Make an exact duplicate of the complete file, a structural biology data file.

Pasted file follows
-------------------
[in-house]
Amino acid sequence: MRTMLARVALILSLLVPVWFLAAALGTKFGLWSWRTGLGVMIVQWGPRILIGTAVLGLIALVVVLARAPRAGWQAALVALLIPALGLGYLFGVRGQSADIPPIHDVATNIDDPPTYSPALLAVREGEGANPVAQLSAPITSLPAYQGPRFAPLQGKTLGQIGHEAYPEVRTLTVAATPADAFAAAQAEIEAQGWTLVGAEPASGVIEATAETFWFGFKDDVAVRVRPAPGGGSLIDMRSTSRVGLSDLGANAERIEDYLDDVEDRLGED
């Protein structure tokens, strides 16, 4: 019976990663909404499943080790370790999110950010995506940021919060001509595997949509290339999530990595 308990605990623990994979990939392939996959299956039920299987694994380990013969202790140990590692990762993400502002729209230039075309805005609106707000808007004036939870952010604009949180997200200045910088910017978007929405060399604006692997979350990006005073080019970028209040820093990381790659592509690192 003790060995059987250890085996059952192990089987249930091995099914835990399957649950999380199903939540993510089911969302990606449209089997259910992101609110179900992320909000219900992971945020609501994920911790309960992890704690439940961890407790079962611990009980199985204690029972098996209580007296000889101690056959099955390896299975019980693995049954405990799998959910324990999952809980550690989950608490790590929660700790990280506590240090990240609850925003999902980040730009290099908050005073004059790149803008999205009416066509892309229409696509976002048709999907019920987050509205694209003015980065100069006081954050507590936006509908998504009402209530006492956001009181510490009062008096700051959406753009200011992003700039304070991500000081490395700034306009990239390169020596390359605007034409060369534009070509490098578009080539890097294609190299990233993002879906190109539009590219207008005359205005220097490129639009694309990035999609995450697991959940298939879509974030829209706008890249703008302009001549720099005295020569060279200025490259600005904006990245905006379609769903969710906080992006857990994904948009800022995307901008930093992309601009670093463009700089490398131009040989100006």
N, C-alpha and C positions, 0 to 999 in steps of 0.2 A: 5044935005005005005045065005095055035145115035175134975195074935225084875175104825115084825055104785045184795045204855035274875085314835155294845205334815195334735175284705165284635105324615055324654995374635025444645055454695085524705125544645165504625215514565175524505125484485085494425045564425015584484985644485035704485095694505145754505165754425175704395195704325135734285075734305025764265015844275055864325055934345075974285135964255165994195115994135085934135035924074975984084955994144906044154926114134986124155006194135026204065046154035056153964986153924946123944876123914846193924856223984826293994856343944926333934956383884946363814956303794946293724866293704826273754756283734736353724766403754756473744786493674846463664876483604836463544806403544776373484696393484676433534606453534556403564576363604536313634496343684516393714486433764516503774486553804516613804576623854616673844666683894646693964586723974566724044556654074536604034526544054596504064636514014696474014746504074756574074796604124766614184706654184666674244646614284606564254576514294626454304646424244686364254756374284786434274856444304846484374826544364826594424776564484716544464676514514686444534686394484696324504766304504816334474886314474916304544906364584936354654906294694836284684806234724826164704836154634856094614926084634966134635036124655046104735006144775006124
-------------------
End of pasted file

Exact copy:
[in-house]
Amino acid sequence: MRTMLARVALILSLLVPVWFLAAALGTKFGLWSWRTGLGVMIVQWGPRILIGTAVLGLIALVVVLARAPRAGWQAALVALLIPALGLGYLFGVRGQSADIPPIHDVATNIDDPPTYSPALLAVREGEGANPVAQLSAPITSLPAYQGPRFAPLQGKTLGQIGHEAYPEVRTLTVAATPADAFAAAQAEIEAQGWTLVGAEPASGVIEATAETFWFGFKDDVAVRVRPAPGGGSLIDMRSTSRVGLSDLGANAERIEDYLDDVEDRLGED
């Protein structure tokens, strides 16, 4: 019976990663909404499943080790370790999110950010995506940021919060001509595997949509290339999530990595 308990605990623990994979990939392939996959299956039920299987694994380990013969202790140990590692990762993400502002729209230039075309805005609106707000808007004036939870952010604009949180997200200045910088910017978007929405060399604006692997979350990006005073080019970028209040820093990381790659592509690192 003790060995059987250890085996059952192990089987249930091995099914835990399957649950999380199903939540993510089911969302990606449209089997259910992101609110179900992320909000219900992971945020609501994920911790309960992890704690439940961890407790079962611990009980199985204690029972098996209580007296000889101690056959099955390896299975019980693995049954405990799998959910324990999952809980550690989950608490790590929660700790990280506590240090990240609850925003999902980040730009290099908050005073004059790149803008999205009416066509892309229409696509976002048709999907019920987050509205694209003015980065100069006081954050507590936006509908998504009402209530006492956001009181510490009062008096700051959406753009200011992003700039304070991500000081490395700034306009990239390169020596390359605007034409060369534009070509490098578009080539890097294609190299990233993002879906190109539009590219207008005359205005220097490129639009694309990035999609995450697991959940298939879509974030829209706008890249703008302009001549720099005295020569060279200025490259600005904006990245905006379609769903969710906080992006857990994904948009800022995307901008930093992309601009670093463009700089490398131009040989100006």
N, C-alpha and C positions, 0 to 999 in steps of 0.2 A: 5044935005005005005045065005095055035145115035175134975195074935225084875175104825115084825055104785045184795045204855035274875085314835155294845205334815195334735175284705165284635105324615055324654995374635025444645055454695085524705125544645165504625215514565175524505125484485085494425045564425015584484985644485035704485095694505145754505165754425175704395195704325135734285075734305025764265015844275055864325055934345075974285135964255165994195115994135085934135035924074975984084955994144906044154926114134986124155006194135026204065046154035056153964986153924946123944876123914846193924856223984826293994856343944926333934956383884946363814956303794946293724866293704826273754756283734736353724766403754756473744786493674846463664876483604836463544806403544776373484696393484676433534606453534556403564576363604536313634496343684516393714486433764516503774486553804516613804576623854616673844666683894646693964586723974566724044556654074536604034526544054596504064636514014696474014746504074756574074796604124766614184706654184666674244646614284606564254576514294626454304646424244686364254756374284786434274856444304846484374826544364826594424776564484716544464676514514686444534686394484696324504766304504816334474886314474916304544906364584936354654906294694836284684806234724826164704836154634856094614926084634966134635036124655046104735006144775006124